Samoa WiFi news and on 1st of Jul;y -SWITCH SIDES **NOW**
ip.access ltd., a wholly-owned subsidiary of TTP Communications Plc, today announces the successful deployment of ip.access’ nanoGSM products in the South Pacific island of American Samoa, with local network operator Blue Sky Communications.
The installation includes indoor and custom outdoor basestations integrated with Blue Sky’s existing mobile switching centre. The integration between basestation subsystem (BSS) and the switching centre was achieved in under three hours with the first call being made in less than one day, allowing the entire deployment to take just three weeks from order confirmation to operational network.
Backhaul between basestations and the switching centre is achieved using Blue Sky's wide area gigabit Ethernet network which will soon cover 50 per cent of the island. Since the ip.access nanoGSM solution delivers GSM over IP, the basestations can be deployed easily without the need for expensive leased lines. Blue Sky are deploying the nanoBTS within buildings but have requested a bespoke outdoor basestation from ip.access which will deliver high power, high capacity GSM and GPRS coverage for the more telecom-isolated communities.
“Although this is a relatively small deployment of our solution, the ease of installation and integration with the existing infrastructure means that it is commercially attractive to Blue Sky,” commented Simon Albury, business development director for ip.access. He continued, “We’re pleased to have once again demonstrated our flexibility and cost-effectiveness especially in demanding coverage situations, where operators face tight profit constraints.”
Fay Alailima-Rose, CEO of Blue Sky Communications added, “Blue Sky provides GSM services to over 10,000 customers in American Samoa, we therefore need to ensure that our network coverage is cost effective. Our volcanic island terrain, with small, dispersed settlements requires targeted and discreet basestation deployment to achieve comprehensive coverage and, with the ip.access architecture, we can fully utilise our gigabit Ethernet network for both voice and data services.”
The country is converting to right hand drive vehicles effective July next year.
“Cabinet has accepted officially the proposal to change the side of the road for motor vehicles in the country to the right hand side starting from the month of July 2008,” the Transport Control Board (TCB) announced in a public notice published in the Samoa Observer today.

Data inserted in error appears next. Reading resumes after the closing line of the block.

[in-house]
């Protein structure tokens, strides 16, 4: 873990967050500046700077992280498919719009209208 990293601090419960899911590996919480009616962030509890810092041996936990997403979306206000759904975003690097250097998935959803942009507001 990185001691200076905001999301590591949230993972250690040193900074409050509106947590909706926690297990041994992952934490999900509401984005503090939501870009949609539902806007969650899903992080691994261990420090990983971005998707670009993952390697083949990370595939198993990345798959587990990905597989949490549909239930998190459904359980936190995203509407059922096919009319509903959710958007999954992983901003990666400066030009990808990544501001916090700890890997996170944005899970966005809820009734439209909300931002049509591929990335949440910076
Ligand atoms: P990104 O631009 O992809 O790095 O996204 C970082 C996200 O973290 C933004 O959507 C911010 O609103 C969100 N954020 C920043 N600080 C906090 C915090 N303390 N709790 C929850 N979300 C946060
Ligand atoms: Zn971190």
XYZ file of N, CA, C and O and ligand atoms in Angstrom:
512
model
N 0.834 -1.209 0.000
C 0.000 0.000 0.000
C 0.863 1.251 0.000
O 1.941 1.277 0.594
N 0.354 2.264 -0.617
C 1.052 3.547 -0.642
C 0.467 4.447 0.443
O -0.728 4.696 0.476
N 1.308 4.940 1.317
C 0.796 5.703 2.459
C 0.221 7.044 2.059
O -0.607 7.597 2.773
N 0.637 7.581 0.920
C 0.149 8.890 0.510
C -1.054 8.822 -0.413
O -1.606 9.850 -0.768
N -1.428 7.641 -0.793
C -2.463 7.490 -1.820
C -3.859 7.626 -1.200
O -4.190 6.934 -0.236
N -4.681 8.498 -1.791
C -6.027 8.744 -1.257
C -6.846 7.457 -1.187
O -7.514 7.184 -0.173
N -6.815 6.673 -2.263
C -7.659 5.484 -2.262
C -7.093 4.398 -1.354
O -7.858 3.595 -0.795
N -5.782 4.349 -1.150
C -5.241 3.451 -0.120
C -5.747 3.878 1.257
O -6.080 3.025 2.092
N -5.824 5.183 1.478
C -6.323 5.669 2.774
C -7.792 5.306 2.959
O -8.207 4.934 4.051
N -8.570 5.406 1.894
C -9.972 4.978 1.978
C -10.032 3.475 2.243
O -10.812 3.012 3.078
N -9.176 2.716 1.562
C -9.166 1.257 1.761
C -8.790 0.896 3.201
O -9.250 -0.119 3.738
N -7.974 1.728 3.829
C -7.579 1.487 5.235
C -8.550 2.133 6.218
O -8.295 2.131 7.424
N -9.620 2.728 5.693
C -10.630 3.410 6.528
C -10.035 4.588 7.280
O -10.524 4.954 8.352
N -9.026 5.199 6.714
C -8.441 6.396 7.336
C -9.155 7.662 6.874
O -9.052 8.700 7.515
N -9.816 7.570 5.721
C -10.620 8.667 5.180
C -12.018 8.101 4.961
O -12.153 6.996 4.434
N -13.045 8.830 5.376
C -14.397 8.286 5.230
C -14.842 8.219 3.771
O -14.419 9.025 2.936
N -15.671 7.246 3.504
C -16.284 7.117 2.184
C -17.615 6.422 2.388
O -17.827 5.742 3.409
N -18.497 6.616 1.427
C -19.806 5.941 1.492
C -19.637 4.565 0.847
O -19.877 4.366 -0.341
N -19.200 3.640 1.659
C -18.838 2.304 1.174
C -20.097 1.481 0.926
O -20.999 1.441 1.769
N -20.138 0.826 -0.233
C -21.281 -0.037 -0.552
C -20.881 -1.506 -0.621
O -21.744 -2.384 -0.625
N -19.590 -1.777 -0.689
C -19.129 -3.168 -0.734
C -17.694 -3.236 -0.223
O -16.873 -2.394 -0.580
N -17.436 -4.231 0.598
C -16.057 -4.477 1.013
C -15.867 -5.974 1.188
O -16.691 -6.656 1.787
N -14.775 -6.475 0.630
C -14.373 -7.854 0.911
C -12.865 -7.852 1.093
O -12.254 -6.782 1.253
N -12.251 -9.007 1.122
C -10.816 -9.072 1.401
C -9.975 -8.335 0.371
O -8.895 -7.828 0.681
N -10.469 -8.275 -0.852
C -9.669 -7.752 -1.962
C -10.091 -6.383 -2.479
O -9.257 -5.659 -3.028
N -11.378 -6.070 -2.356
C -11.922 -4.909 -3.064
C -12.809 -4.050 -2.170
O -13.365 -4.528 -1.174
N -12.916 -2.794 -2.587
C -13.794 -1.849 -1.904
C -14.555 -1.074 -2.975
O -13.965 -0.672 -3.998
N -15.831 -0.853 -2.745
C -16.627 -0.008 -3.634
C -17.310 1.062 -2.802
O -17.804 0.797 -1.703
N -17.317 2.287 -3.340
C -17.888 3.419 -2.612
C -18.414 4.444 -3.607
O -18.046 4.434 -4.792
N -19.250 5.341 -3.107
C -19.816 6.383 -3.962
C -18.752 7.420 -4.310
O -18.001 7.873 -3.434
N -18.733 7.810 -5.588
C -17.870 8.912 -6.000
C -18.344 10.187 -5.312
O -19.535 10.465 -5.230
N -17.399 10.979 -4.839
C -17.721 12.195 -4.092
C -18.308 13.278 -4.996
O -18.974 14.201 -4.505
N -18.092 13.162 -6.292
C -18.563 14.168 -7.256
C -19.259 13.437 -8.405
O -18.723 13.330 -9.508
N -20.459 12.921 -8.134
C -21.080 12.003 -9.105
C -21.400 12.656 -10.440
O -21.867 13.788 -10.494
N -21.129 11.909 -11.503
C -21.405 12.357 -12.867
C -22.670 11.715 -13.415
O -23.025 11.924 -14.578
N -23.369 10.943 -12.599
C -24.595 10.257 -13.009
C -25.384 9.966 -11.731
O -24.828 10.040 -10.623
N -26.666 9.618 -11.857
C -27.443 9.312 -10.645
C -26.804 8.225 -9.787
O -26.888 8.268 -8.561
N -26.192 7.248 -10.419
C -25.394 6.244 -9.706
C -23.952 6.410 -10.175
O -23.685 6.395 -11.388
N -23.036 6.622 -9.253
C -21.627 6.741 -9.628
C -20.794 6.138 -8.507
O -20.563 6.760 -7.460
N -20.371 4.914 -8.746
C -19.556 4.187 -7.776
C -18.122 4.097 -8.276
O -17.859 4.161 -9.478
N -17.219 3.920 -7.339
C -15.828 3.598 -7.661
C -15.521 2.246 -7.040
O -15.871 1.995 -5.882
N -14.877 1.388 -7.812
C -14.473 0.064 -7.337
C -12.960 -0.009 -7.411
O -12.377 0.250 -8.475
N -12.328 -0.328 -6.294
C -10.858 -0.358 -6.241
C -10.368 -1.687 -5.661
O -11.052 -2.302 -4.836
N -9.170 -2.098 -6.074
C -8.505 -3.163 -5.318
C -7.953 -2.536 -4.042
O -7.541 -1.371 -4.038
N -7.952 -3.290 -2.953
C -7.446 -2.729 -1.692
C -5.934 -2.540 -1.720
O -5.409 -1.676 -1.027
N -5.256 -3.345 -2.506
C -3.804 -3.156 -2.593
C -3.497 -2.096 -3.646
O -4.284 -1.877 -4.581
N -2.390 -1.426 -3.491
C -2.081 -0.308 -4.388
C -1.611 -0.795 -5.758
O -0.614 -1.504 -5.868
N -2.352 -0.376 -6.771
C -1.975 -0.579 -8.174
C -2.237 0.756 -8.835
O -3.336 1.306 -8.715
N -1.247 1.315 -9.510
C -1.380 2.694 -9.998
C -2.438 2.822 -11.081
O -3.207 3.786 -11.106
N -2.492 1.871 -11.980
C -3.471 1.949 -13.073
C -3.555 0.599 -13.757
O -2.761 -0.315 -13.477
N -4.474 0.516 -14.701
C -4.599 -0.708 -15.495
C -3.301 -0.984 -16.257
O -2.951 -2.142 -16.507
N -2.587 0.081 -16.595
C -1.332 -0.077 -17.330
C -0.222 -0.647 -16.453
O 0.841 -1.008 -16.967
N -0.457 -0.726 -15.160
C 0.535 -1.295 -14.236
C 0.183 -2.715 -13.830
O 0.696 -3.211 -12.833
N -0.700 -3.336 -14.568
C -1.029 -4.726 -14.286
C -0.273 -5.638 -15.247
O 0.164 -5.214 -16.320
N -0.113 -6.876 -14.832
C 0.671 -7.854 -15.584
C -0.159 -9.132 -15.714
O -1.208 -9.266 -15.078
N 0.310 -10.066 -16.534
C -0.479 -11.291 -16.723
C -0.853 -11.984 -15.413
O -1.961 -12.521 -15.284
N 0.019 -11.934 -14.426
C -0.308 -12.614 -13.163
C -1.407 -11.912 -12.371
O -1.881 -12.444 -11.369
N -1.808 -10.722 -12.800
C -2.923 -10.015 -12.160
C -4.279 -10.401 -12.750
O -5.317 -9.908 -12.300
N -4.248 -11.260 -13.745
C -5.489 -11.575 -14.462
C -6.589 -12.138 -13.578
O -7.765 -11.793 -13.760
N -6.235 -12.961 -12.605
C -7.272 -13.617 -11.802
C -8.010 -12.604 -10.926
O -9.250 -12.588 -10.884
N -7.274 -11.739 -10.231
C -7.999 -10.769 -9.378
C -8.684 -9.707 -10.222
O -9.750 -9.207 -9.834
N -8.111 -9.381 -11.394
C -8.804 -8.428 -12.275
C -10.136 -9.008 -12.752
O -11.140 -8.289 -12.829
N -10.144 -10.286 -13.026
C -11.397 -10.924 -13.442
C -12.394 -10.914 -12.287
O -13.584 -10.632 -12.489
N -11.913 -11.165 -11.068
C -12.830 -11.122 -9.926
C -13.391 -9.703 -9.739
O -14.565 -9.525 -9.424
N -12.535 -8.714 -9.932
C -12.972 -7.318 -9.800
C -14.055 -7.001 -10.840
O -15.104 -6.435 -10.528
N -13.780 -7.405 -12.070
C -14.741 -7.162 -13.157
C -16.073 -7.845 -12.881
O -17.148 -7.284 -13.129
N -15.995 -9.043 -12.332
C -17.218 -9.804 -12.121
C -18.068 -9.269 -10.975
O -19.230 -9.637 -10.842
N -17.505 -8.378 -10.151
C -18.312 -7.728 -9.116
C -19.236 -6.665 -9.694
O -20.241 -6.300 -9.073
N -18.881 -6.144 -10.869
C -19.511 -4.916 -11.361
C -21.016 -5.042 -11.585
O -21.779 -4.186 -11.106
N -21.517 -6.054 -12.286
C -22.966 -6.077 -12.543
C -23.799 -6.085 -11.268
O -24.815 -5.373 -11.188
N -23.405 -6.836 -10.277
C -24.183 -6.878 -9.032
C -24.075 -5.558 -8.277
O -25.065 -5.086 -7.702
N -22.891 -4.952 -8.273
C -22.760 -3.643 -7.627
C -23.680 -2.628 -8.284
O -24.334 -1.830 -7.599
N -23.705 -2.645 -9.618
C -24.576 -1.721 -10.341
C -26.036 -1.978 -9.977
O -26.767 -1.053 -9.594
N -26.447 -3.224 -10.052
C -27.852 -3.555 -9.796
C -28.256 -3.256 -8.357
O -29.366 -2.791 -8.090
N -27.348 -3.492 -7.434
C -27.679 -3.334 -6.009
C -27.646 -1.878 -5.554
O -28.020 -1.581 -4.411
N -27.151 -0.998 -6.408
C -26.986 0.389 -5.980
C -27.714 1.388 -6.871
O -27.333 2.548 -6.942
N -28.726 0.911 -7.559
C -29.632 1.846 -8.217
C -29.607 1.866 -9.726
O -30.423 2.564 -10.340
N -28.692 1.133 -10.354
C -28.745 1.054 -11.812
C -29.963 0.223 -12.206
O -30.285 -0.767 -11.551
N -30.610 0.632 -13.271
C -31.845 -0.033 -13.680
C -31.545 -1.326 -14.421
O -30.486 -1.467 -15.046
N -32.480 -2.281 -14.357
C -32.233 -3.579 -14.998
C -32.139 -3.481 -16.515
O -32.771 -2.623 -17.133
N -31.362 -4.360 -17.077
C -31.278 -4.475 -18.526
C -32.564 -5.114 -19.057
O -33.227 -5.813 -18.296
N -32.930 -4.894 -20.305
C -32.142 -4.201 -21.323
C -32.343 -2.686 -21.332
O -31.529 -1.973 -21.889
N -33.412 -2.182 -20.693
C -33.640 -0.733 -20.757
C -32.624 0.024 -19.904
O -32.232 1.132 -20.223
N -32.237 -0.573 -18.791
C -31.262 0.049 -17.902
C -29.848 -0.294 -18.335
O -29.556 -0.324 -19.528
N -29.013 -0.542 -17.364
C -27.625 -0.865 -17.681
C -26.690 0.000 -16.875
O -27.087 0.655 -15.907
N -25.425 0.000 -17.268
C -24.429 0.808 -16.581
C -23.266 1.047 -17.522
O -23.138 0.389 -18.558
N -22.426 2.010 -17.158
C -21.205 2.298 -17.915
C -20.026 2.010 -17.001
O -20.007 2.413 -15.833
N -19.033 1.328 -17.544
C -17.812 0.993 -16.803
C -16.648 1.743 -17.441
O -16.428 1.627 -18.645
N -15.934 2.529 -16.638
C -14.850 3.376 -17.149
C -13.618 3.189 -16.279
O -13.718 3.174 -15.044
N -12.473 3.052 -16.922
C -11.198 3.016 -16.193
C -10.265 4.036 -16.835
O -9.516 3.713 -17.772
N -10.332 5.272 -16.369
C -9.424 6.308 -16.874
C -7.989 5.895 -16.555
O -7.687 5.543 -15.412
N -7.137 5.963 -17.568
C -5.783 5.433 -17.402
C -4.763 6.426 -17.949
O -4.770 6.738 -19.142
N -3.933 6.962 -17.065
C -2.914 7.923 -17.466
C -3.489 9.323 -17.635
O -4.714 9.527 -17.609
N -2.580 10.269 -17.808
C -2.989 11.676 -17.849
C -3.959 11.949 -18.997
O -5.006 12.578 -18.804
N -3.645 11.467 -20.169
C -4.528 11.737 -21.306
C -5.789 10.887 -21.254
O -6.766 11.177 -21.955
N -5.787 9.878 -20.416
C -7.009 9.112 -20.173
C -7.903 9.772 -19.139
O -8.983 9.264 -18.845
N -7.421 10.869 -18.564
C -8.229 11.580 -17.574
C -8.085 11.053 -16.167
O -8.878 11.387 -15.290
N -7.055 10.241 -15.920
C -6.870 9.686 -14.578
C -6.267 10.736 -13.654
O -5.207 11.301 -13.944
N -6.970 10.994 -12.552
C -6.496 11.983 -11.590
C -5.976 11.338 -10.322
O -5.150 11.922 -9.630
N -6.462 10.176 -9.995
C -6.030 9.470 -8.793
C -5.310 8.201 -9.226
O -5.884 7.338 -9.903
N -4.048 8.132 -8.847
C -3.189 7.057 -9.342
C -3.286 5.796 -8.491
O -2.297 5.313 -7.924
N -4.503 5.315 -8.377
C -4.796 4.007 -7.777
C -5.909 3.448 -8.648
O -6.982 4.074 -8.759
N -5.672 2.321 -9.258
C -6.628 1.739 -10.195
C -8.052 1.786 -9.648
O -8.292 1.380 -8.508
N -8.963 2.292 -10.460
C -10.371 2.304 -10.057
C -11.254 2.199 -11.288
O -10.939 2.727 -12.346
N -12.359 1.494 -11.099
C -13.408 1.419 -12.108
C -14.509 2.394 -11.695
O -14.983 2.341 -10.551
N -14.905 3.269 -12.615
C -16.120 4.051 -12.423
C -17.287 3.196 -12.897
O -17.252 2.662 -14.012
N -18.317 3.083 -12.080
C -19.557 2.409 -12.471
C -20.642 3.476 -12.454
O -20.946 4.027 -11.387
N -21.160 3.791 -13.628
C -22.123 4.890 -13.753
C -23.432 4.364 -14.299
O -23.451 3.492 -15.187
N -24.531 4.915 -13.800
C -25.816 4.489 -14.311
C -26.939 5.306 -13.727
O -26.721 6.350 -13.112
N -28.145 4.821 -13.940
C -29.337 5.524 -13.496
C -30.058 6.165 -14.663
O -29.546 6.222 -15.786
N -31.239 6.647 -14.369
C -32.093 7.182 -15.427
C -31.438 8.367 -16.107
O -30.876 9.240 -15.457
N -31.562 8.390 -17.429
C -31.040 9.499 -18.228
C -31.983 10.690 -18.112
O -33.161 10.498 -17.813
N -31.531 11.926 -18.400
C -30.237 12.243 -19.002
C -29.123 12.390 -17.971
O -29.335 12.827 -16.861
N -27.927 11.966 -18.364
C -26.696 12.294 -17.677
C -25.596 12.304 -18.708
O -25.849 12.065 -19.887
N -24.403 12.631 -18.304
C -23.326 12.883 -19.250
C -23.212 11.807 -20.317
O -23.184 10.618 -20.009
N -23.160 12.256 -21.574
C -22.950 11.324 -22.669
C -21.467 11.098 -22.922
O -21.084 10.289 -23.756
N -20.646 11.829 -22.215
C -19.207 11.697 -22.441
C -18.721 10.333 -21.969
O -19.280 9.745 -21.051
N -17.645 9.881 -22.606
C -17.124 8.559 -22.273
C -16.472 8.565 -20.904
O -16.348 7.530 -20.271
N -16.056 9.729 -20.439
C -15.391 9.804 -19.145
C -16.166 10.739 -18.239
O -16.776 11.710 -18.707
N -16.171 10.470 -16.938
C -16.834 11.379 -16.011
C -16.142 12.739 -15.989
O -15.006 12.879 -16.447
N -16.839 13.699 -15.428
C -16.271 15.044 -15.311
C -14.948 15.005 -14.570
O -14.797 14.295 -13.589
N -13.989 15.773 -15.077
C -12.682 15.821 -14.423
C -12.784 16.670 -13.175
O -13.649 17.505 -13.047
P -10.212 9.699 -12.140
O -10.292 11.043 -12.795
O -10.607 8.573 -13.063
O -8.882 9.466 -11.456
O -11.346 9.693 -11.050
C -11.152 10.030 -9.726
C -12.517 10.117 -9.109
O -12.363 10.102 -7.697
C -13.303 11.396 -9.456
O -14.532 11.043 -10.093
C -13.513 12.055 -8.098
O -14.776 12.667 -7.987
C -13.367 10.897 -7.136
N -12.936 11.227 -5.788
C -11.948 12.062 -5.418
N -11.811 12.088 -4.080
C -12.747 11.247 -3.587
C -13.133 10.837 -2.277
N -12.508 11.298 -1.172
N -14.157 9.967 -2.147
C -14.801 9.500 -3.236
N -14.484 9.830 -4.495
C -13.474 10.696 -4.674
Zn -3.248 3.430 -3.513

The notice is in Samoan.
TCB said the measure would lighten the load for the country.
Left hand drive vehicles will continue to be used in the country “as long as their life spans allow them,” the announcement said.
It says a committee is working on various legal aspects to be amended for the sake of safety on the roads in line with the change.
TCB is asking the country not to bring in left hand drive vehicles any more.
With the current ban on right hand drive vehicles it means the number of imported vehicles might come to a stand still until July next year.
TCB says members of the public including companies should refrain from ordering left hand drive vehicles starting from today.
“The ordering or bringing in of right hand drive vehicles into the country may only be carried out after legislation for this change has been passed by Parliament ... unless those right hand drive vehicles are allowed in under conditions of law.
“With any change there are concerns but let us work together and everything will progress well.”
What time of day will the switch occur? 6 a.m. like in sweden (3rd september? 1967)
In 1998, archaeologists found a well-preserved track leading to a Roman quarry near Swindon, England. The grooves in the road on one side were observed to be much deeper than those on the other side, which would make sense given that carts would be driven without any load on the way to the quarry, but would return laden with stone. These grooves suggest that the Romans drove on the left, at least in this particular location.
In fact, some believe that ancient travellers on horseback generally rode on the left side of the road. As more people are right-handed, horsemen would thus be able to hold the reins with their left hands and keep their right hand free—to offer in friendship to passing riders or to defend themselves with swords, if necessary. This also explains why men's jackets and shirts have the buttons on the right. It was important to be able to reach a weapon inside a cloak, so for a right-handed person, the cloak had the left flap over the right flap and the right hand could easily reach in and grab the weapon.
The first legal reference in Britain to an order for traffic to remain on the left occurred in 1756 with regard to London Bridge. The Highway Act 1773 contained a recommendation that horse traffic should remain on the left and this is enshrined in section 78 of the Highway Act 1835.